Padding up against some familiar faces



Sam Rahaley, 15, and Kyle Brazell, 17, will represent Cricket Australia in the under-19 national championships. PICTURE: AAP/MIKE BURTON

THEY have combined to tear opposition bowling attacks apart for years and now two of South Australia’s most promising teenage cricketers are preparing to gang up on their own state.

Rostrevor College schoolmates Kyle Brazell and Sam Rahaley will put their Redbacks colours to one side next month when they represent Cricket Australia in the under-19 male national championships in Adelaide.

“I guess it’s a bit strange but I don’t mind it,’’ said Brazell,


“The bonus is that I’ll know the players and bowlers that I’ll be coming up against, so it makes it a bit easier to prepare.’’

Rahaley, 15, became the youngest player to represent Kensington at first-grade level when he debuted in January at 15 years and six days, said it would be “pretty cool’’ to go head-to-head with state and club mates.

“It will obviously be another step up in skill level playing at under-19 level but it will be pretty cool to play against some guys I know well,’’ he said.

Brazell, who this season moved from Tea Tree Gully to Adelaide University, primarily to bat further up the order, has already represented Cricket Australia twice at national championships.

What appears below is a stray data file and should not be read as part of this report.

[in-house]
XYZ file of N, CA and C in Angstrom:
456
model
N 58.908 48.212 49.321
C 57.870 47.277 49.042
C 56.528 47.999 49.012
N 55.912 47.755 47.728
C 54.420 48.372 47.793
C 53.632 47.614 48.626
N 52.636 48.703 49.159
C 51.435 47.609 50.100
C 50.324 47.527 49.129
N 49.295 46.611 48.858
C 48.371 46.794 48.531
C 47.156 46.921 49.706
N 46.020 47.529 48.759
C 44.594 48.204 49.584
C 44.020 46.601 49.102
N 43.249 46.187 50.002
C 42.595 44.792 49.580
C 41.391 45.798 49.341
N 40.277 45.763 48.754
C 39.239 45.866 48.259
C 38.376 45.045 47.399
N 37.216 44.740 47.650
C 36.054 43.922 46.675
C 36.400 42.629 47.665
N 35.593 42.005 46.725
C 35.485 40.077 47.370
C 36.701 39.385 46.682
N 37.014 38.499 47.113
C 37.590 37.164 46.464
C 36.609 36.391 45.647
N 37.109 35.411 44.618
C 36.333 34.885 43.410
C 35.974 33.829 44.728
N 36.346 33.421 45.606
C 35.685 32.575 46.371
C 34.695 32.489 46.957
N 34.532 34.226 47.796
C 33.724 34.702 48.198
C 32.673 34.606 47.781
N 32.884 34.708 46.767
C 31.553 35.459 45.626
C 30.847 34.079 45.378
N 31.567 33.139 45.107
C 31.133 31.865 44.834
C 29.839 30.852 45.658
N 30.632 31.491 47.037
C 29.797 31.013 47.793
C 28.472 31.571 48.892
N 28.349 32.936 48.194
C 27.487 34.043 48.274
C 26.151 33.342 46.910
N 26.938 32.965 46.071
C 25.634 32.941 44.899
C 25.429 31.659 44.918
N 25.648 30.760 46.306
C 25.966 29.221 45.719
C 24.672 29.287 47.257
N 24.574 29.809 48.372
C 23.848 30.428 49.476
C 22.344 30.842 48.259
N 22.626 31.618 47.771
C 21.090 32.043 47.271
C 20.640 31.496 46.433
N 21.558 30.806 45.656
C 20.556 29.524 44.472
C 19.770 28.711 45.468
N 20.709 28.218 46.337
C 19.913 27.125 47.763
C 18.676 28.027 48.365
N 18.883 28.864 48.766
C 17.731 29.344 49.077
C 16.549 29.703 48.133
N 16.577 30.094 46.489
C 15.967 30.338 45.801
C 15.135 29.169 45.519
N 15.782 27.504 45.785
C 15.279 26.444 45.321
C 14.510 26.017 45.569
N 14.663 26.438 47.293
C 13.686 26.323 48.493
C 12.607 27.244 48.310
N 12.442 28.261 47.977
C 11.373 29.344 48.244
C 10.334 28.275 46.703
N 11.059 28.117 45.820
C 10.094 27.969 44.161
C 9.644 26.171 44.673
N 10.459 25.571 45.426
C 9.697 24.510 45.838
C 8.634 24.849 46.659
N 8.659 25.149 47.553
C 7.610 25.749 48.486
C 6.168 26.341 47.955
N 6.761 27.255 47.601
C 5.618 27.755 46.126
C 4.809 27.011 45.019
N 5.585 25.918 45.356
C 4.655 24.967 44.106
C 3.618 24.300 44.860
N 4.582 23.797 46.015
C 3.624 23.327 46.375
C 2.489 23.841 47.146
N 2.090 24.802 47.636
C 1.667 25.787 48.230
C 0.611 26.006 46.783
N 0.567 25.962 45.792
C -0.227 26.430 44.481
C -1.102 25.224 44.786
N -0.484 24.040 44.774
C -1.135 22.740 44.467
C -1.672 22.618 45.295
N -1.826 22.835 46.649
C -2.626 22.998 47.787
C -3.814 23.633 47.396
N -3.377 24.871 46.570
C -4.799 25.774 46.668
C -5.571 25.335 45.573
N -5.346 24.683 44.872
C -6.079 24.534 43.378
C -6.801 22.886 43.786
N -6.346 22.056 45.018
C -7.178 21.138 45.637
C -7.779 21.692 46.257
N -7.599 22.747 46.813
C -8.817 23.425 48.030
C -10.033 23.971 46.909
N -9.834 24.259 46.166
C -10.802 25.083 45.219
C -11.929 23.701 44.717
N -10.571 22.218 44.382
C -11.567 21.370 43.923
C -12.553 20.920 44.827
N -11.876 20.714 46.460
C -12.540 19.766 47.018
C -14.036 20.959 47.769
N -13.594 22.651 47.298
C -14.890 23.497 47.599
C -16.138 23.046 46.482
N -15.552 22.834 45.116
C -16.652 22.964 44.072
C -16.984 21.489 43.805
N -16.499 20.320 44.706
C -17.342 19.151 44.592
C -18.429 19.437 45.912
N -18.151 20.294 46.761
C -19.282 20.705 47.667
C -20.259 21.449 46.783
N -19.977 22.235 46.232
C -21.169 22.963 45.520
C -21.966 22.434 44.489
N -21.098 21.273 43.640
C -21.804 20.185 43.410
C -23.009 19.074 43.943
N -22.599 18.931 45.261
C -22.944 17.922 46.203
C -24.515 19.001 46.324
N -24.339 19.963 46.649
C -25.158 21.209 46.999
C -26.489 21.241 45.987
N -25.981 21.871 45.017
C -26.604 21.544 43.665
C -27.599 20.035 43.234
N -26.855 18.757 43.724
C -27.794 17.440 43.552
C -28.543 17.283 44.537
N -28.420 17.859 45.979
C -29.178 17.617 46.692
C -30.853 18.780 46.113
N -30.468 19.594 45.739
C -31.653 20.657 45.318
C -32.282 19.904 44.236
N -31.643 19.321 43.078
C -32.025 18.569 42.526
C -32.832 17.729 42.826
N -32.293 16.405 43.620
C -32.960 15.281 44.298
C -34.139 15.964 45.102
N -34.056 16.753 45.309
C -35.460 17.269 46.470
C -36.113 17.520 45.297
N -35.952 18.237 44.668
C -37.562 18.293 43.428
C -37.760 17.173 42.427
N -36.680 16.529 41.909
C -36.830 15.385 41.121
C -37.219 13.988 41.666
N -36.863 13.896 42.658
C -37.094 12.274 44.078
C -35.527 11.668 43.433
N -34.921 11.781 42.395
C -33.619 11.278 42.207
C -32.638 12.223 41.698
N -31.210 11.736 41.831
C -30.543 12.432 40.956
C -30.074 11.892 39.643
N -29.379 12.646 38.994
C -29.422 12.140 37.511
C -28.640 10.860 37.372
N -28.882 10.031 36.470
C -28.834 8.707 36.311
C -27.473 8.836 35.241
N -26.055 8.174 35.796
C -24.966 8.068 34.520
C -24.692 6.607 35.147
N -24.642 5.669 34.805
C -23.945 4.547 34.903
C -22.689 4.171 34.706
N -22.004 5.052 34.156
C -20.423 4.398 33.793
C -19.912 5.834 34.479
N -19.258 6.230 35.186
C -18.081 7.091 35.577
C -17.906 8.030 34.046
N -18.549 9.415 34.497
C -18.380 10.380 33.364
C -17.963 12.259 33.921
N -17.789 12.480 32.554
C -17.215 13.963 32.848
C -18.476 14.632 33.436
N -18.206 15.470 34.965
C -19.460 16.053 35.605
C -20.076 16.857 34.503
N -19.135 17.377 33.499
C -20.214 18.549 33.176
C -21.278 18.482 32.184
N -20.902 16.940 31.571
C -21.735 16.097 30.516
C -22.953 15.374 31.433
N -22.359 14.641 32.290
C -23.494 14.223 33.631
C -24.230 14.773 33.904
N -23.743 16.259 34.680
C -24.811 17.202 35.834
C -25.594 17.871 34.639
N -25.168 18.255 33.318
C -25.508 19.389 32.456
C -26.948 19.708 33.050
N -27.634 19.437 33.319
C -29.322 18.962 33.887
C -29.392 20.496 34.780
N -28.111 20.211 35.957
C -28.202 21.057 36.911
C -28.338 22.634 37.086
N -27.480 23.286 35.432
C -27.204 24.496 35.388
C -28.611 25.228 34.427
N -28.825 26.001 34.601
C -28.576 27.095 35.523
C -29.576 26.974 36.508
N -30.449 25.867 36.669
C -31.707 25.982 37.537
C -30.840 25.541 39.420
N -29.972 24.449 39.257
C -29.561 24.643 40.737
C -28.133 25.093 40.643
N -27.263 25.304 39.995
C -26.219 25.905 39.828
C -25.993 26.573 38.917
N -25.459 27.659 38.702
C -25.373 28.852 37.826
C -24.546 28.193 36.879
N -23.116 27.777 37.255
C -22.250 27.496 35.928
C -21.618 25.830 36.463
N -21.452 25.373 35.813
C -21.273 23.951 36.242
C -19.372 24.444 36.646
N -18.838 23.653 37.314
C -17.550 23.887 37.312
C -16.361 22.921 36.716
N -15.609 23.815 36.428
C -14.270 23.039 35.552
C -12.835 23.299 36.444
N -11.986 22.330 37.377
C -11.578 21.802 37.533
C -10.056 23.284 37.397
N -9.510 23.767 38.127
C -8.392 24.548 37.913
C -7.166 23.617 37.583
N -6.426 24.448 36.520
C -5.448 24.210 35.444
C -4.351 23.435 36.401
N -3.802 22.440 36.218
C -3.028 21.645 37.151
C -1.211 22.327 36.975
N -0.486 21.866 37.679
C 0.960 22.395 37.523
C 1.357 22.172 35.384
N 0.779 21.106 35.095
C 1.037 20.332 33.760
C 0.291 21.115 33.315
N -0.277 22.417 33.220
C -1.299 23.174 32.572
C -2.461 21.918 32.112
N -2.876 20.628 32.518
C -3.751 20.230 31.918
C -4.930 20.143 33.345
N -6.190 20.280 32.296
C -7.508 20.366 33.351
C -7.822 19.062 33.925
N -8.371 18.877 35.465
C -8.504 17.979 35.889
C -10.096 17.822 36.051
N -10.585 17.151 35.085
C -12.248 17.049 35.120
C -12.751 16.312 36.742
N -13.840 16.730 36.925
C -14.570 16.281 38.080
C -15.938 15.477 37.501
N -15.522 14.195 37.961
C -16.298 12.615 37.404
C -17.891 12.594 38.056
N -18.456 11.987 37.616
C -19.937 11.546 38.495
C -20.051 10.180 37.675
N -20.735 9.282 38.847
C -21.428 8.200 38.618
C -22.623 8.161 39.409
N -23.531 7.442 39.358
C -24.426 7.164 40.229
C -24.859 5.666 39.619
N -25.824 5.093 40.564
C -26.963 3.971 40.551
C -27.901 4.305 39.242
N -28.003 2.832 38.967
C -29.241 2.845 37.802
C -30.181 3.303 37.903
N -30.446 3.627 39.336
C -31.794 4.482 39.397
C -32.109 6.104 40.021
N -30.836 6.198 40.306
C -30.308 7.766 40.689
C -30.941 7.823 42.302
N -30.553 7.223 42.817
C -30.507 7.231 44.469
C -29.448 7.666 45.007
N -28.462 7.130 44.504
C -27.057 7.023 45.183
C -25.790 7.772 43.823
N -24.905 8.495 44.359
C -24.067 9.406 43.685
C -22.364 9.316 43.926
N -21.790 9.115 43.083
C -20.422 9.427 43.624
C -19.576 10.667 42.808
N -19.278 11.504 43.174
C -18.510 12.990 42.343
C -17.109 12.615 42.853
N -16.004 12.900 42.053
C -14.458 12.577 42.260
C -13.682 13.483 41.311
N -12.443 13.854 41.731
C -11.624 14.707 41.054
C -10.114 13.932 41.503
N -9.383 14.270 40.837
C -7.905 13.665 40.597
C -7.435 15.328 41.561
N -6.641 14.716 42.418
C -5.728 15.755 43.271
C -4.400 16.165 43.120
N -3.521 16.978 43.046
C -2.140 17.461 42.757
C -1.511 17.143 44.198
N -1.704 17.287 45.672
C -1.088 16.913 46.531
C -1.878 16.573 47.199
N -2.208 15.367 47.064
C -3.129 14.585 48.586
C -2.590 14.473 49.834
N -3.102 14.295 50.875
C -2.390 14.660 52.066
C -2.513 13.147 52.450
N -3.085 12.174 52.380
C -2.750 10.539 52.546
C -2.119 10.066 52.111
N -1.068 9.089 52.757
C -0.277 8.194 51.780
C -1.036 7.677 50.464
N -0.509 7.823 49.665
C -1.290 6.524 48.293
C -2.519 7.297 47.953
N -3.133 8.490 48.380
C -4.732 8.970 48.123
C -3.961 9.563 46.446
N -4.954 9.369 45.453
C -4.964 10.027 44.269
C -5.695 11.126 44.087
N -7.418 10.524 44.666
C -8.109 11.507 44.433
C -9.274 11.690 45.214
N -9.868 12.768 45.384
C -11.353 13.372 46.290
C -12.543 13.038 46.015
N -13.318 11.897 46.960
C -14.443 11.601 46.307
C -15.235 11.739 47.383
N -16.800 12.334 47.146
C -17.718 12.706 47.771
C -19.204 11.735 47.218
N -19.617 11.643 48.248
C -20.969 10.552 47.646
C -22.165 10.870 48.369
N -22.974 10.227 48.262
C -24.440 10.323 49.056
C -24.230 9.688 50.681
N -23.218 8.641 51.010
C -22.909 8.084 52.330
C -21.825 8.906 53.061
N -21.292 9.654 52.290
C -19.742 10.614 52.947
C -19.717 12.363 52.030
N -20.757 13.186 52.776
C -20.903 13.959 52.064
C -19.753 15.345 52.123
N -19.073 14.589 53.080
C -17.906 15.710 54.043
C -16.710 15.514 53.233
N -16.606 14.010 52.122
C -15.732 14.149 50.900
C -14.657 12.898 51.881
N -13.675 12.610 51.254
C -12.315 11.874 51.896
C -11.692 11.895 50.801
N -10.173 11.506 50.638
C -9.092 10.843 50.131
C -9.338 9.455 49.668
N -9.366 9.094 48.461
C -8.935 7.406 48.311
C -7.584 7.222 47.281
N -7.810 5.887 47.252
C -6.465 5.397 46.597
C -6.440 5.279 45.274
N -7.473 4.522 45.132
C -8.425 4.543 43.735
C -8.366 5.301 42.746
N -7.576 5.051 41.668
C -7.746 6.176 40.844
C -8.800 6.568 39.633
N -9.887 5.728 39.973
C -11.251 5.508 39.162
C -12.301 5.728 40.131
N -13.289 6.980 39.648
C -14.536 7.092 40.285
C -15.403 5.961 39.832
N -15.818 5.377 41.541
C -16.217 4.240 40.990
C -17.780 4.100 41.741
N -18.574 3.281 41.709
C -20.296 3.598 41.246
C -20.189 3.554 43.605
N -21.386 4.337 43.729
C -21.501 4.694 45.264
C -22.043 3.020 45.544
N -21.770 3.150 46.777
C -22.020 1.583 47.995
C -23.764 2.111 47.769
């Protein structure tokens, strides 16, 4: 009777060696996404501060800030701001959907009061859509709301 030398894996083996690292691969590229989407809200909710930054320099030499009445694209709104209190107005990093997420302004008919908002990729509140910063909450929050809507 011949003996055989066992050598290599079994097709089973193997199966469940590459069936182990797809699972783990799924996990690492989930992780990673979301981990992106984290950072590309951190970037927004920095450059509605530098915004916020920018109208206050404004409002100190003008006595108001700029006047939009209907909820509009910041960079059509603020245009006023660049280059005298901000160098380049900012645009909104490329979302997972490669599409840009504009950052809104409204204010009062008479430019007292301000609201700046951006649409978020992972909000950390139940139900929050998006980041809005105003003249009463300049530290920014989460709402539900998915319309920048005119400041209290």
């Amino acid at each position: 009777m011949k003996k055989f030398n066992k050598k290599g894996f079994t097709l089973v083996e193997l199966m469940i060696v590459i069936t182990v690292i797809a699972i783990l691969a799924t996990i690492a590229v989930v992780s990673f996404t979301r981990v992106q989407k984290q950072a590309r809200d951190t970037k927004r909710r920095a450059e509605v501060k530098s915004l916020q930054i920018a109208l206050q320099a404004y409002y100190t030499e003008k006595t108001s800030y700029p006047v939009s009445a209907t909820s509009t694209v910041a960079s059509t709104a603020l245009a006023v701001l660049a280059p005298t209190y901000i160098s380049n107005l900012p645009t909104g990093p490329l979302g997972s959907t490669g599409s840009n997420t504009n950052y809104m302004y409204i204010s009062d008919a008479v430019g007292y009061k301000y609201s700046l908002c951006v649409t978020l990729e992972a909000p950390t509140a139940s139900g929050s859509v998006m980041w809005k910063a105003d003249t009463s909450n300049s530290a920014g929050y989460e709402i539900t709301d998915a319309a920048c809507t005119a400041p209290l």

He made the Australian under-16 team last year, taking out the player of the championships award at last season’s under-17 titles, and the Australian under-17 team that competed in last year’s national under-19 titles in Tasmania.

Rahaley made the under-16 team alongside Brazell before being chosen in this year’s under-17 squad. Both had strong under-17 national carnivals in Queensland last month.

Brazell made 324 runs at an average of 54 while captaining SA, with a top score of 106 against Rahaley’s Cricket Australia side, as well as taking nine wickets with his left-arm orthodox spinners. Rahaley impressed with 249 runs at an average of 35.57.

The pair are joined at the cricket hip, having been longtime teammates at Rostrevor.

“We’ve been playing cricket together pretty much since Year 6/7,’’ Brazell said.

“We got on really well and have a good understanding when we bat together.’’

In Rostrevor’s tour to Sri Lanka in June, Brazell was named player of the tournament, while Rahaley was top run scorer.

“It’s been a real bonus that we’ve been able to support and help each other so much through our cricket journey,’’ said Rahaley.

Left-hander Brazell once preferred football to cricket.

But he shifted his focus to hitting balls rather than kicking them after making the Australian under-16 team.

Brazell models his game on Test batsman Usman Khawaja because of his “calm and relaxed nature at the crease’’.

Right-hander Rahaley, at 191cm, was born in Singapore to Australian parents before moving to Vietnam and later England, where he started playing cricket and soccer.

He stuck with cricket when his family returned to Australia five years ago.

It will obviously be another step up in skill level ... but it will be pretty cool to play against some guys I know well.

Sam Rahaley